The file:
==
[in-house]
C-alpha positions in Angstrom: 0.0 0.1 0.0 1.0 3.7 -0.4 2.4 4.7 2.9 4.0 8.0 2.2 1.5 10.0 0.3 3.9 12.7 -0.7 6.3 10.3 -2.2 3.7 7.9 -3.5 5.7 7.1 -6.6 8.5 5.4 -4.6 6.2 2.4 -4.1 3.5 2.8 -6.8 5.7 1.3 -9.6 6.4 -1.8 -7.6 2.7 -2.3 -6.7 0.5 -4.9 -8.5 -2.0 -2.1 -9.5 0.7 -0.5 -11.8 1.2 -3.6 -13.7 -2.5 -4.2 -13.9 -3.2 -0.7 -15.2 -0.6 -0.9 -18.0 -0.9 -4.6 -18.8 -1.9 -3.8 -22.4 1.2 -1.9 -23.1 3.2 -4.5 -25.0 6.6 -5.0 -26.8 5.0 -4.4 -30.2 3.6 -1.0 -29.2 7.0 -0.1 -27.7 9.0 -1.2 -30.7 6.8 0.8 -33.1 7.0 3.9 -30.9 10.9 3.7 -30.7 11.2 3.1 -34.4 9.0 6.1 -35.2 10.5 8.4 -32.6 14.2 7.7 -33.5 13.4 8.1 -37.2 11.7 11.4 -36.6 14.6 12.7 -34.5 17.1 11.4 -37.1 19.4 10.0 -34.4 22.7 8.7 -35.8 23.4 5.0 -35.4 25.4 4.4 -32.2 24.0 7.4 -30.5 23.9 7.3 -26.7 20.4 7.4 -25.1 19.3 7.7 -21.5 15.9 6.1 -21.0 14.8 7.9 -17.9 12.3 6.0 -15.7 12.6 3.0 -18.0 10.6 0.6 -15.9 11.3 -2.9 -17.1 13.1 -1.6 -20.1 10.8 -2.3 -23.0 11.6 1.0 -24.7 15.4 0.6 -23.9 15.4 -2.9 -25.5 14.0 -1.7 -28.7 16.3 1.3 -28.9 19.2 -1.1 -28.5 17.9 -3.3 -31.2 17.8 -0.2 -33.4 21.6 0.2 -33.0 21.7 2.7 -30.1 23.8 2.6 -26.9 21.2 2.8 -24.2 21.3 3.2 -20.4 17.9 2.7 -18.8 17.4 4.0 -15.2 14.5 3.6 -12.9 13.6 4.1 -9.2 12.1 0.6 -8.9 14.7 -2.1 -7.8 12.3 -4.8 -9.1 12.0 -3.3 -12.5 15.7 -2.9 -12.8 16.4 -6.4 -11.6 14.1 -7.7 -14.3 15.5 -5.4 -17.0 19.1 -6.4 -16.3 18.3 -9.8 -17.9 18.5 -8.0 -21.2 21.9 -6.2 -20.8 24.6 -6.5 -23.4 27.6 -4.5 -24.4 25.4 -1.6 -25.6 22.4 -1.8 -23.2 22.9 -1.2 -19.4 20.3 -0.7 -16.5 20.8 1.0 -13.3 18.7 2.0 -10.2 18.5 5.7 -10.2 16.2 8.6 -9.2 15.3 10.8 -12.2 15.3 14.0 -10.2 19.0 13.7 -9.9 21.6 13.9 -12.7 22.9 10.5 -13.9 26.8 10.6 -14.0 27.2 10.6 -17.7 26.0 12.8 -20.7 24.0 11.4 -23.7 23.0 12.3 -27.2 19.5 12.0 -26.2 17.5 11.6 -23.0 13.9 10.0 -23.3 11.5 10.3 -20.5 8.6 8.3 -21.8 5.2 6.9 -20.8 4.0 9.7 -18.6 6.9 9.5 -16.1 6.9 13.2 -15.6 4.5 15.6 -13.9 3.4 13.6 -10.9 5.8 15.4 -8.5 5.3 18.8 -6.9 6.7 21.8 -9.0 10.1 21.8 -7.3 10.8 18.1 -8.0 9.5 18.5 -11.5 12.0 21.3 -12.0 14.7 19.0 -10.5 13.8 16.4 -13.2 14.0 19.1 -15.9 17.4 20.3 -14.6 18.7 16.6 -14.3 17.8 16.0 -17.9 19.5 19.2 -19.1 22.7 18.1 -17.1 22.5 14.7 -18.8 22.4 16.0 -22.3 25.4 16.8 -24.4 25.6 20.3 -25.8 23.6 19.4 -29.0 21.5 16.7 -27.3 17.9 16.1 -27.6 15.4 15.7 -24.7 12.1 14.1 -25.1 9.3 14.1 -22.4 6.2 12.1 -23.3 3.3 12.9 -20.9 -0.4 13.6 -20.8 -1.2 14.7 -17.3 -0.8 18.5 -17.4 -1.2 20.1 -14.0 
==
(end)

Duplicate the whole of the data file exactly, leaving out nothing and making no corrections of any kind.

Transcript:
[in-house]
C-alpha positions in Angstrom: 0.0 0.1 0.0 1.0 3.7 -0.4 2.4 4.7 2.9 4.0 8.0 2.2 1.5 10.0 0.3 3.9 12.7 -0.7 6.3 10.3 -2.2 3.7 7.9 -3.5 5.7 7.1 -6.6 8.5 5.4 -4.6 6.2 2.4 -4.1 3.5 2.8 -6.8 5.7 1.3 -9.6 6.4 -1.8 -7.6 2.7 -2.3 -6.7 0.5 -4.9 -8.5 -2.0 -2.1 -9.5 0.7 -0.5 -11.8 1.2 -3.6 -13.7 -2.5 -4.2 -13.9 -3.2 -0.7 -15.2 -0.6 -0.9 -18.0 -0.9 -4.6 -18.8 -1.9 -3.8 -22.4 1.2 -1.9 -23.1 3.2 -4.5 -25.0 6.6 -5.0 -26.8 5.0 -4.4 -30.2 3.6 -1.0 -29.2 7.0 -0.1 -27.7 9.0 -1.2 -30.7 6.8 0.8 -33.1 7.0 3.9 -30.9 10.9 3.7 -30.7 11.2 3.1 -34.4 9.0 6.1 -35.2 10.5 8.4 -32.6 14.2 7.7 -33.5 13.4 8.1 -37.2 11.7 11.4 -36.6 14.6 12.7 -34.5 17.1 11.4 -37.1 19.4 10.0 -34.4 22.7 8.7 -35.8 23.4 5.0 -35.4 25.4 4.4 -32.2 24.0 7.4 -30.5 23.9 7.3 -26.7 20.4 7.4 -25.1 19.3 7.7 -21.5 15.9 6.1 -21.0 14.8 7.9 -17.9 12.3 6.0 -15.7 12.6 3.0 -18.0 10.6 0.6 -15.9 11.3 -2.9 -17.1 13.1 -1.6 -20.1 10.8 -2.3 -23.0 11.6 1.0 -24.7 15.4 0.6 -23.9 15.4 -2.9 -25.5 14.0 -1.7 -28.7 16.3 1.3 -28.9 19.2 -1.1 -28.5 17.9 -3.3 -31.2 17.8 -0.2 -33.4 21.6 0.2 -33.0 21.7 2.7 -30.1 23.8 2.6 -26.9 21.2 2.8 -24.2 21.3 3.2 -20.4 17.9 2.7 -18.8 17.4 4.0 -15.2 14.5 3.6 -12.9 13.6 4.1 -9.2 12.1 0.6 -8.9 14.7 -2.1 -7.8 12.3 -4.8 -9.1 12.0 -3.3 -12.5 15.7 -2.9 -12.8 16.4 -6.4 -11.6 14.1 -7.7 -14.3 15.5 -5.4 -17.0 19.1 -6.4 -16.3 18.3 -9.8 -17.9 18.5 -8.0 -21.2 21.9 -6.2 -20.8 24.6 -6.5 -23.4 27.6 -4.5 -24.4 25.4 -1.6 -25.6 22.4 -1.8 -23.2 22.9 -1.2 -19.4 20.3 -0.7 -16.5 20.8 1.0 -13.3 18.7 2.0 -10.2 18.5 5.7 -10.2 16.2 8.6 -9.2 15.3 10.8 -12.2 15.3 14.0 -10.2 19.0 13.7 -9.9 21.6 13.9 -12.7 22.9 10.5 -13.9 26.8 10.6 -14.0 27.2 10.6 -17.7 26.0 12.8 -20.7 24.0 11.4 -23.7 23.0 12.3 -27.2 19.5 12.0 -26.2 17.5 11.6 -23.0 13.9 10.0 -23.3 11.5 10.3 -20.5 8.6 8.3 -21.8 5.2 6.9 -20.8 4.0 9.7 -18.6 6.9 9.5 -16.1 6.9 13.2 -15.6 4.5 15.6 -13.9 3.4 13.6 -10.9 5.8 15.4 -8.5 5.3 18.8 -6.9 6.7 21.8 -9.0 10.1 21.8 -7.3 10.8 18.1 -8.0 9.5 18.5 -11.5 12.0 21.3 -12.0 14.7 19.0 -10.5 13.8 16.4 -13.2 14.0 19.1 -15.9 17.4 20.3 -14.6 18.7 16.6 -14.3 17.8 16.0 -17.9 19.5 19.2 -19.1 22.7 18.1 -17.1 22.5 14.7 -18.8 22.4 16.0 -22.3 25.4 16.8 -24.4 25.6 20.3 -25.8 23.6 19.4 -29.0 21.5 16.7 -27.3 17.9 16.1 -27.6 15.4 15.7 -24.7 12.1 14.1 -25.1 9.3 14.1 -22.4 6.2 12.1 -23.3 3.3 12.9 -20.9 -0.4 13.6 -20.8 -1.2 14.7 -17.3 -0.8 18.5 -17.4 -1.2 20.1 -14.0 